May 16, 2019
Does it match… or doesn’t it? Understanding Metamerism
Remember the international phenomenon known as “the dress?” In 2015 a photograph of a dress became a viral internet sensation when viewers disagreed whether the dress pictured was colored blue and black or white and gold. Hashtags abounded such as #thedress and #whiteandgold or #blackandblue. Although the color was eventually confirmed as blue and black, the image prompted tremendous discussion, tens of millions of tweets and a large-scale scientific study that was published in Current Biology three months after the image went viral. The study, which involved 1,400 respondents, found that 57% saw the dress as blue and black; 30% saw it as white and gold; 11% saw it as blue and brown; and 10% could switch between any of the color combinations.
Welcome to the fascinating world of metamerism.
What Is Metamerism?
Metamerism occurs when two colored objects appear to match under one light condition and do not match when viewed under a different lighting condition. There are four types for metamerism.
- Observer metamerism: Occurs when a pair of colors match for one observer, but not for a second observer.
- Illuminant metamerism: When two colors match under one light source but not under a different source.
- Geometric metamerism: When a pair of samples (usually textured) match under one illuminant and viewing angle, but no longer match when the angle of illumination or viewing angle changes.
- Device metamerism: Also known as sensor metamerism is a result of different light senses across camera models.
The Facts about Metamerism:
In a study from the Optical Society of America which analyzed the frequency of metamerism in consumer cameras, experiments show that about 18%–22% of the pixels of 423 spectral images of indoor scenes in five illumination conditions are metameric in the sense of angular difference. It was also observed that 1%–4% of the colors that would have appeared similar to human eyes are reproduced as distinct colors in the cameras.
What do these statistics mean?
A moderate percentage of image colors may appear differently depending on the viewing angle of a particular image. A small percentage of image colors will appear to match to the human eye, however a camera sensor can pick up those colors as distinct and different from one another.
A Metameric Match vs. A Spectral Color Match
In the paint industry, color matches are often a spectral color match to avoid a metameric color match that disappoints the customer when they apply the paint at home under different lighting conditions. A spectral color match attempts to formulate two colors with the same reflectance characteristics, whereas a “least-metameric” match reduces the sensitivity of the color match to changes in illuminant, or differences between observers. A spectral match is a non-metameric match – meaning that two objects with the same spectral reflectance curves will appear to be the same color under any light source.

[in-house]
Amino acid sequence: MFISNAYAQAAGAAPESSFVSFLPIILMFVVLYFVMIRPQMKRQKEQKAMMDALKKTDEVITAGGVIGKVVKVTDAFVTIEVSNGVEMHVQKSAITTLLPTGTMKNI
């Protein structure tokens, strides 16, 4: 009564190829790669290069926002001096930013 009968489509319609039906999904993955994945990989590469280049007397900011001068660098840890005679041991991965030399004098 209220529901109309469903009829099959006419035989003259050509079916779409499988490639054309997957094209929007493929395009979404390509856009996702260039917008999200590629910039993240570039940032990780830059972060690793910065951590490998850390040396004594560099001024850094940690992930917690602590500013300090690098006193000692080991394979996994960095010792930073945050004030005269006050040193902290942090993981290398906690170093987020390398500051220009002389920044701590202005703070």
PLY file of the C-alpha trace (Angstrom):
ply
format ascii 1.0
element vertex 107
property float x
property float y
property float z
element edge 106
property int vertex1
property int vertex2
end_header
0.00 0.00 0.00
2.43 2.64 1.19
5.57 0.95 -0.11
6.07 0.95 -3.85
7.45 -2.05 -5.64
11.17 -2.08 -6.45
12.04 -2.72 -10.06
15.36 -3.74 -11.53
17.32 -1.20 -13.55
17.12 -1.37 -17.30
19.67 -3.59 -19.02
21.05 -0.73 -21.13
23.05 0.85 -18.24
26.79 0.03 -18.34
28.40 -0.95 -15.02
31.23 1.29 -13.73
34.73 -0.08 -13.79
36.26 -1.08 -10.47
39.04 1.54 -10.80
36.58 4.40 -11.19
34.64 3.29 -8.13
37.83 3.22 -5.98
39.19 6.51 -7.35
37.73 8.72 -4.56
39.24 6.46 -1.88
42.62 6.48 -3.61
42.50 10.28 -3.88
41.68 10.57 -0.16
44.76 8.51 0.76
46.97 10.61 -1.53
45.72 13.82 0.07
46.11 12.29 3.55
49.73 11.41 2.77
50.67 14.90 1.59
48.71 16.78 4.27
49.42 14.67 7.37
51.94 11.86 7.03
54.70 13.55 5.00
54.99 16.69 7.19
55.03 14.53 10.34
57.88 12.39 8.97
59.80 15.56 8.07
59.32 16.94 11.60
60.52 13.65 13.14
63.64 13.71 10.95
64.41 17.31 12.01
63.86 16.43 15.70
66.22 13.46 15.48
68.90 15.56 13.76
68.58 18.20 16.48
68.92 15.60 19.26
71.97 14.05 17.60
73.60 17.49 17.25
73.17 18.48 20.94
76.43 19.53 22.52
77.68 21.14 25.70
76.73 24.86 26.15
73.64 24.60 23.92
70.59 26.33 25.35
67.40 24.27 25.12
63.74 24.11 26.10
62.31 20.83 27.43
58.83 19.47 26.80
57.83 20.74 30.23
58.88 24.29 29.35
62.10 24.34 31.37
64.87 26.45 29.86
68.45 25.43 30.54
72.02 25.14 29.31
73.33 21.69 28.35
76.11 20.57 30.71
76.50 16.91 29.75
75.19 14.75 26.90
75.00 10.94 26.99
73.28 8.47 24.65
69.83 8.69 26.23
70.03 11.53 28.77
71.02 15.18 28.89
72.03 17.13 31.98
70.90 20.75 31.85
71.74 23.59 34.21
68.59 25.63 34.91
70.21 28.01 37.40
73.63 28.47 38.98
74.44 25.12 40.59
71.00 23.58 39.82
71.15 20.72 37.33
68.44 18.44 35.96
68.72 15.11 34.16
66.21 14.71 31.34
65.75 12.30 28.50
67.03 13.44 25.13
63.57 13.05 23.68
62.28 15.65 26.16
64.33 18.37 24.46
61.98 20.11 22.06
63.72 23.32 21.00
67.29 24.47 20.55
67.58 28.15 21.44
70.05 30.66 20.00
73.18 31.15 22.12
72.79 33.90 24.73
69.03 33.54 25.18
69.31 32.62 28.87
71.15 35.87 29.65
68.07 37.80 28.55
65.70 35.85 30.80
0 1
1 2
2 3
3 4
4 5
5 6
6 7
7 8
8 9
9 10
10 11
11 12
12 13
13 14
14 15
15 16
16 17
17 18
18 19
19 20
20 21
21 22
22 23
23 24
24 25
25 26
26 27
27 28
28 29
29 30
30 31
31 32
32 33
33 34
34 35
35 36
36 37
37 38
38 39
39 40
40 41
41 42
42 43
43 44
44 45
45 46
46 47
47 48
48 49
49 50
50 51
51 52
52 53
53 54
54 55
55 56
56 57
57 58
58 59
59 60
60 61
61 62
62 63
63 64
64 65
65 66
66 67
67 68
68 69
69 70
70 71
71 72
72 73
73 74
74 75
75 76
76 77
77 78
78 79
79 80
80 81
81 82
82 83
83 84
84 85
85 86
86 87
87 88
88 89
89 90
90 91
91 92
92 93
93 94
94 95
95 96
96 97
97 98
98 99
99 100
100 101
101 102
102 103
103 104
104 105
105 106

Achieving Color Harmony
In order to promote color continuity in color critical industries it is best to use methods that provide consistent lighting scenarios with the fewest variables such as:
1. Sourcing materials from one supplier
– Use the same source for fabrics, pigments, papers, etc. A trusted supplier of materials will not only ensure consistent quality of the materials, but will also help to minimize variations in final products
2. Using the same camera, settings and scenes
– Consistency of all elements will deliver optimal photographic matching
Viewing samples against a neutral background
3. Using a neutral background
– GTI Standard Grey Neutral paints will help eliminate “simultaneous color contrast” and minimize “color pollution.” These occur when a standard illuminant is reflected off of a colored wall. GTI’s neutral grey paint is specially formulated to have a flat spectral response without any color bias
– A “neutral” grey is not simply a black-white mix, but an equal mixture of all the spectrum (r-o-y-g-b-i-v) colors
4. Creating a consistent lighting environment using an industry compliant color matching system
– A light booth is an essential tool for proper color matching, the detection of metamerism, and the communication of color across the supply chain
– Industry color applications (paints, textiles, plastics, etc.) have adopted ASTM D1729. This standard recommends D65 as the primary daylight source and others as secondary sources to check for metamerism
For more information about GTI color viewing solutions, contact GTI.